Any major expeditioning effort will necessarily have a number of objectives that need to be fulfilled. Identifying these objectives is an important task if the endeavour is to successfully proceed toward a satisfactory conclusion. This is strategic planning. Modern DXpeditions require considerably more effort and planning than in the past. This is primarily due to greater demand resulting from the expansion of multi-band, multi-mode awards, such as the ARRL DXCC Challenge. Originally, it was sufficient to work a “new one” but once. Later, it became necessary to make a QSO on ‘Phone. Finally ‘Phone, CW and RTTY were considered necessary, not to mention all of the individual bands. Now, the various digital modes have become so popular that they require equal effort. And, as DeSoto said in 1935 of more entities to work: “This [list] has the added advantage…of creating a long list…and who will fail to find that an attractive feature?” DXpeditioners must be up to the task.
“Good grief! It’s just a hobby!” OK, it’s only a hobby, but it can also be pretty serious competition when an opportunity exists to work one of your last counties, which hasn’t been on for ten years, and won’t be on again for another ten years. Therefore, everyone having fun isn’t always the best argument to use in persuading DXers to behave in a satisfactory manner. Still, it is important to have fun. DXpeditioners want to have fun, and generally they want DXers to have fun as well.
We will start with the premise that the overall objective of the DXpedition is for DXers around the world simply to enjoy the effort. We also need to consider the DXpeditioners themselves. With a few exceptions, no expeditioner ever expects to profit from his DXpeditioning activities. Considerable expenses are incurred, primarily in transportation costs and loss of employment income. This is a fact; chiseled in stone! Therefore, without compensation, the DXpeditioners will also be trying to have fun. It’s also important to understand that – let’s face it – DXpeditioning is an ego trip, perhaps more so these days.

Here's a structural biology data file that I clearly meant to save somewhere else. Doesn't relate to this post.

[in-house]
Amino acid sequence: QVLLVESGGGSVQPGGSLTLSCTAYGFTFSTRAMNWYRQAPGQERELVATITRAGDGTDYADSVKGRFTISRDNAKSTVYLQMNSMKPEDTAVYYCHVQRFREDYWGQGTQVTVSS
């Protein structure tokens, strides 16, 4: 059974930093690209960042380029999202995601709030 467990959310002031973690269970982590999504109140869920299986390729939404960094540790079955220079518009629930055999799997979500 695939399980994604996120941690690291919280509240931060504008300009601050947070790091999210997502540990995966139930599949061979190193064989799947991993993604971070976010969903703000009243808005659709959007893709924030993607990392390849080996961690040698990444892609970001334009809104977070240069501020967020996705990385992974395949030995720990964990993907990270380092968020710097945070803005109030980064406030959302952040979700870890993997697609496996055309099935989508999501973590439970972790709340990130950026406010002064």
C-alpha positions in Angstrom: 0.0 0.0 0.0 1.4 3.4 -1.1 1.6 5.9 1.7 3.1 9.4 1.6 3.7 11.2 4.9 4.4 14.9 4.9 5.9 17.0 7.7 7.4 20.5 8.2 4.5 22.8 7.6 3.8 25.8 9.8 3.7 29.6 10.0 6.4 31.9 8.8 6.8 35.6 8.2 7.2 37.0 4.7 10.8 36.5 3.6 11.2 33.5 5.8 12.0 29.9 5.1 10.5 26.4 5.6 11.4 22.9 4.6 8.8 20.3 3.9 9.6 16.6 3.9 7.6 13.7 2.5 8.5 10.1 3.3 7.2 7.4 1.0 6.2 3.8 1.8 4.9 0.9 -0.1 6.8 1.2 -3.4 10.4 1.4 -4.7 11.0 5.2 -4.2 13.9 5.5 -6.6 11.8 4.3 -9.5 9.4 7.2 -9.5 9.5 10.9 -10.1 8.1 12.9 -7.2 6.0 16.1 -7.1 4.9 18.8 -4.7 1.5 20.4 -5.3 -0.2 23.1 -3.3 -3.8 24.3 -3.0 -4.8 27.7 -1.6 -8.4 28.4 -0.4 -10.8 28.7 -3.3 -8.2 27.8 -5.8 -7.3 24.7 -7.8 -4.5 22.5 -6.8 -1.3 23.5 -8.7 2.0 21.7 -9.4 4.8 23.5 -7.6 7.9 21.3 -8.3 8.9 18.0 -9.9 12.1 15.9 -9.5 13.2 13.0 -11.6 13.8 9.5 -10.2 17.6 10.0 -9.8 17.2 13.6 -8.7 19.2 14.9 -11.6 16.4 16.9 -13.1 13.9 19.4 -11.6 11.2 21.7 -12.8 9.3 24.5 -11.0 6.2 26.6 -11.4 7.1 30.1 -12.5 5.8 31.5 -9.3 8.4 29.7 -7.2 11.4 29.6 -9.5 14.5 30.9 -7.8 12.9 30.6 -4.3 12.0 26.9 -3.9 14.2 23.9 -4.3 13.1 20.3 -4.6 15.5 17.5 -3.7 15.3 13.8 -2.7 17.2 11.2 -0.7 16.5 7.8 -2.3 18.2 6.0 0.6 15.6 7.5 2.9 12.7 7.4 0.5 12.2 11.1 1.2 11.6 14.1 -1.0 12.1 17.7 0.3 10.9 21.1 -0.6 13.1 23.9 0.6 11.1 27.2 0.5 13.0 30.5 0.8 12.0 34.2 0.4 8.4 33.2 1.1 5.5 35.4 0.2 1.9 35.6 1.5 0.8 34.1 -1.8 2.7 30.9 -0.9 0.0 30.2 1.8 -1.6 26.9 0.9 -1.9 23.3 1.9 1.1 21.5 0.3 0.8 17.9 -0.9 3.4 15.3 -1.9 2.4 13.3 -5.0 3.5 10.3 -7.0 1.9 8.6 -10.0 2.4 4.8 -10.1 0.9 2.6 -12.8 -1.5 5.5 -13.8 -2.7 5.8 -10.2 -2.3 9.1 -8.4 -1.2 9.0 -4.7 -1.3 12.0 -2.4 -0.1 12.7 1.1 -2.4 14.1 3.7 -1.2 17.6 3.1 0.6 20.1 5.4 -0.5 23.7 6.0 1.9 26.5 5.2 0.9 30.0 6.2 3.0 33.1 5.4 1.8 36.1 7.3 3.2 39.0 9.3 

Putting as many QSOs or unique callsigns as possible in the log is an important goal. As a DXpeditioner, putting a QSO in a DXer’s log is not more important to me than someone else’s enjoyment, it’s part of the enjoyment. But, I am sure that many DXers in the end determine that the objective of getting their QSOs recorded in the DXpedition log is more important than someone else’s enjoyment, so this needs to be kept in mind. If a particular DXer doesn’t make it into the log, he’s not a happy camper. So, when a DXer from a “target area” compliments you on a great expedition, he’s having fun, and so am I! Determining after the fact how it all went by surveying the “audience” can be a worthwhile if perhaps surprising exercise. At the end of the day, if you wonder how successful your expedition was, you might be in for a surprise.
In planning a DXpedition, an early consideration will be the scope of an operation. As noted, the size and scope of most major DXpeditions has grown significantly in recent years. In the last several decades, money has been available for larger and more comprehensive expeditions. To a large extent funding has been driven by the increasing rarity of many DXCC entities and the ability of the DXing community to support greater expenditures. Decades ago, many of the now rare entities, the Pacific andIndian Oceanislands for example, were activated regularly by government employees manning weather stations or remote military outposts. With budgets shrinking and more advanced technology being used to replace technical manpower, less government money has been available for staffing these outposts. As a result, DX QSOs with these entities have been less frequent. As the activity from these entities diminished, they began to climb in the most wanted lists. DXers have responded with increased support to facilitate the desired activity.
Other changes have occurred. Many of the entities on the DXCC list are in areas that have been recognized as environmentally sensitive areas. Activating these areas now requires complex and expensive permissions, which in turn results in less frequent access. This begs for longer and more complicated activations. Again, DXers have so far responded with the necessary funding to make activation of these entities possible.